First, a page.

I Do What I Want

Photo courtesy of Snorgtees

Community also forms in activist ways in Facebook cat groups. I, and several thousand other cat people, met a female kitty named Milkshake on a cat group last week. She was cranky because, in congruence with her appearance, she was very pregnant. Her foster mom got such a big response to Milkshake’s picture that she started a new group just for the cat’s new followers, and the group grew to several thousand within hours. We were all anxiously awaiting Milkshake’s beans (newborn kittens, naturally), until foster mom Danielle informed us that Milkshake wasn’t pregnant, but suffering from a rare uterine infection called pyometra. Milkshake had to be rushed into surgery to save her life, and to spay her.

pregnant cat

Photo courtesy of The Oatmeal

While Milkshake was at the vet’s office, the members of her Facebook group raised over $3,000 to cover the costs of Milkshake’s medical care. There are also t-shirts to raise funds from the cat rescue that first had Milkshake. Strangers who didn’t know Danielle, or the cat, donated happily to take care of another living thing because they liked her pictures. Fortunately, Milkshake is recovering quickly, and Danielle has officially adopted her. Milkshake even has a suitor in one of Danielle’s other cats, so Milkshake’s fans are now awaiting pictures of her with her new boyfriend. We still joke about Milkshake bringing all the boys to the yard, per the Kelis song. And I’m buying a t-shirt for the possibility that I will run into someone else wearing one and have instant kinship with a stranger. Because cat people are just cool like that. And we’re always going to be somewhere in the virtual cat park, loving on someone else’s fur baby and feeling very at home.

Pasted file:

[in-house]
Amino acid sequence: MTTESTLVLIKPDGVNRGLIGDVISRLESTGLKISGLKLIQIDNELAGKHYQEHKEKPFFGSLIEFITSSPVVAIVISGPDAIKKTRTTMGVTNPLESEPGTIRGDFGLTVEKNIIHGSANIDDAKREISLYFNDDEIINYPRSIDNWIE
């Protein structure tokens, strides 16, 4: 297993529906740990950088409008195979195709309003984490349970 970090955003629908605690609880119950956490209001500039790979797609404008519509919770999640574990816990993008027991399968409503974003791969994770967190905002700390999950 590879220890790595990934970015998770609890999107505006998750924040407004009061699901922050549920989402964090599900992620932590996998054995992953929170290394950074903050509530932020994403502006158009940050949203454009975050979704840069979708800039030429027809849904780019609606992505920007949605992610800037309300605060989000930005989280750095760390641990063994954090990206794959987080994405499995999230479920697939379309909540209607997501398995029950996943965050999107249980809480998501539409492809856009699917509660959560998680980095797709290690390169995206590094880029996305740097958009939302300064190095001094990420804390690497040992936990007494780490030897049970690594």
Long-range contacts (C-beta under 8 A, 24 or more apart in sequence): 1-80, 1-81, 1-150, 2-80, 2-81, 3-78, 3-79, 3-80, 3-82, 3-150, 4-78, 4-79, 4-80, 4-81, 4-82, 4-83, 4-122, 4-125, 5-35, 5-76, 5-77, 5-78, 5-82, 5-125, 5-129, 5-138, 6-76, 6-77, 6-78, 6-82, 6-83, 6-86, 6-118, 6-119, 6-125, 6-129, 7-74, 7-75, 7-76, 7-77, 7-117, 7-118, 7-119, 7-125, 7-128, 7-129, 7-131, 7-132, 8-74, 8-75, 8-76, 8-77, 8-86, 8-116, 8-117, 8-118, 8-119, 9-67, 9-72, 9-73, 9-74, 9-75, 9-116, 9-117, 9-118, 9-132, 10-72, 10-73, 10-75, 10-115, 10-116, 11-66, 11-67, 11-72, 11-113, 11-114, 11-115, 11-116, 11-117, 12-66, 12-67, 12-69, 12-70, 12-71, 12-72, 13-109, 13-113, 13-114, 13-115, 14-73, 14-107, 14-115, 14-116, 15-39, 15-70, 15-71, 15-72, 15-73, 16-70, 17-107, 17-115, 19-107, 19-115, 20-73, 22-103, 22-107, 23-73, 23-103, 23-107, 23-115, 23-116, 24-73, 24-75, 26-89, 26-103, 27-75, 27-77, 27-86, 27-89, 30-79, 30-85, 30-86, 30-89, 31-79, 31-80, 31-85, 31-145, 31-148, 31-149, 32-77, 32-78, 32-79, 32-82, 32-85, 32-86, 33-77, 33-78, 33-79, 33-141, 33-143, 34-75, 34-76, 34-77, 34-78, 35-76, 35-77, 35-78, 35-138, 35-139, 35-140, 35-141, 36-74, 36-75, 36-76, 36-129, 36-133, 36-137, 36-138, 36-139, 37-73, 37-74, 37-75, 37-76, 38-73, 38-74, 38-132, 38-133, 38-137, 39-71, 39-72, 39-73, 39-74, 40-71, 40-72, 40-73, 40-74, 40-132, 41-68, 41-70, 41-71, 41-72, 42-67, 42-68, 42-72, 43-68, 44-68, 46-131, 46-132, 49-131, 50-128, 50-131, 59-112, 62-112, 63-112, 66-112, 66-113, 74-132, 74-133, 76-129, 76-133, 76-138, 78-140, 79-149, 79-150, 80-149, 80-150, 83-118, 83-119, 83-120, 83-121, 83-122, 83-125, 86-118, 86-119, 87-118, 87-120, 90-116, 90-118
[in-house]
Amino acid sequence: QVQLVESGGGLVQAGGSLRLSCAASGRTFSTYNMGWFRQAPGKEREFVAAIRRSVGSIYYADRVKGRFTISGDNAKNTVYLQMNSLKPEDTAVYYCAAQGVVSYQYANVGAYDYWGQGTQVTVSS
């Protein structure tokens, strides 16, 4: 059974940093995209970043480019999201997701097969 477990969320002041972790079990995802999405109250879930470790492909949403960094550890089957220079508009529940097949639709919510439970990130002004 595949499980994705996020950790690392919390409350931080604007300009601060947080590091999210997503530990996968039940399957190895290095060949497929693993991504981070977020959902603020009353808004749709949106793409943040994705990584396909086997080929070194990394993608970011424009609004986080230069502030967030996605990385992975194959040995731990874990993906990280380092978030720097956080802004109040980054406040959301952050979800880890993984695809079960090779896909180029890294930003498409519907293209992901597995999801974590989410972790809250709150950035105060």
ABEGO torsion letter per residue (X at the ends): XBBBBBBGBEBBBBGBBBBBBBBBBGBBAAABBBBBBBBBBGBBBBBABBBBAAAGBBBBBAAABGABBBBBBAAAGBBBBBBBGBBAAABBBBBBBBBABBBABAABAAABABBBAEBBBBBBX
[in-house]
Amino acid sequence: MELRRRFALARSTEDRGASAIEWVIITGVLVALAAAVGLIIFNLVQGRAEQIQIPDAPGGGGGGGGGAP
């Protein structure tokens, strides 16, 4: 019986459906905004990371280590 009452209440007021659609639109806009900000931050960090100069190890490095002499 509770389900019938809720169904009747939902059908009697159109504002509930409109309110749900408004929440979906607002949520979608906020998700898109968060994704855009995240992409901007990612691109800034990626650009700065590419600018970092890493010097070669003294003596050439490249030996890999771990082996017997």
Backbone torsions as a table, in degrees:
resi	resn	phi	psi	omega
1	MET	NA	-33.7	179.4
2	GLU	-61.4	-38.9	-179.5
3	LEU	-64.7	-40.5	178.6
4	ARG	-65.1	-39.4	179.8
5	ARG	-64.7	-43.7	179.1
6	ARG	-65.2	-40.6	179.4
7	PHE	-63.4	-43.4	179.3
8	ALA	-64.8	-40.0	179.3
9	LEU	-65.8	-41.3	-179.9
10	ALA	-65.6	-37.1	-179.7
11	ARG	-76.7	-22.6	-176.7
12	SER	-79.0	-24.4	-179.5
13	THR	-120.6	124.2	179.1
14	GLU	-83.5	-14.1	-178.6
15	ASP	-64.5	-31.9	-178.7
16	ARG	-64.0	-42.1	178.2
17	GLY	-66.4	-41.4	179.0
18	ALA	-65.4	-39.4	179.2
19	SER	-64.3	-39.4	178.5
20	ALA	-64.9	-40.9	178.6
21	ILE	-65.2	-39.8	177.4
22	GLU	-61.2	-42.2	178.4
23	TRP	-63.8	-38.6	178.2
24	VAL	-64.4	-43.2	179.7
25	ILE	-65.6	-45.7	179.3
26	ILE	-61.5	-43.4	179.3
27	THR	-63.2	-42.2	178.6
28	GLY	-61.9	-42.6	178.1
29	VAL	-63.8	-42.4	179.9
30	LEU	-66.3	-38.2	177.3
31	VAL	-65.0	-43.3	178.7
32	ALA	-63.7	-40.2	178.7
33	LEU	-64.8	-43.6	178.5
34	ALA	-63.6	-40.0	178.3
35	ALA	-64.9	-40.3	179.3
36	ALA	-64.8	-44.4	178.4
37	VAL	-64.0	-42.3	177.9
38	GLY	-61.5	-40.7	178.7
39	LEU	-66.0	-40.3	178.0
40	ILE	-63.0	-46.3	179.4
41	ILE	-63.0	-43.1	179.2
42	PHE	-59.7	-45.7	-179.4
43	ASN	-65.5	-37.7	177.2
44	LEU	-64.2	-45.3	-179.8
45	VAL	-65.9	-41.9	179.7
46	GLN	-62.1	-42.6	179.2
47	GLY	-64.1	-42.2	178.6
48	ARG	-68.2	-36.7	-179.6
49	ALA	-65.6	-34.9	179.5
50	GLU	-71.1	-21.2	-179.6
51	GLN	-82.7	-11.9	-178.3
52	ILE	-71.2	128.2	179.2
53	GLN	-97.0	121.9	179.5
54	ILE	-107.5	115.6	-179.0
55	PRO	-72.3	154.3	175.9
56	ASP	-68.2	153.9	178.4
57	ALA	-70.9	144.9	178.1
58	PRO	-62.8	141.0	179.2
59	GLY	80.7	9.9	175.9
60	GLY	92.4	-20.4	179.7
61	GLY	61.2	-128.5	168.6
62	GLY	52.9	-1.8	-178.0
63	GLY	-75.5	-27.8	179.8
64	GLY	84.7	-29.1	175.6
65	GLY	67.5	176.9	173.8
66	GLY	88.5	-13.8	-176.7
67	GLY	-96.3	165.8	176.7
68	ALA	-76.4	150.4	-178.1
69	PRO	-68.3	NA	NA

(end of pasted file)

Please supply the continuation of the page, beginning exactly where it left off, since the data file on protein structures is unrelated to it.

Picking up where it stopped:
And when we do all have to leave our entitled little house tigers home alone again, the world has provided content to keep them company so they don’t poop in our shoes. Because cat people know.

Happy Cat, the Movie: The Ultimate Cat Sitter

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Header photo courtesy of Malek Dridi on Unsplash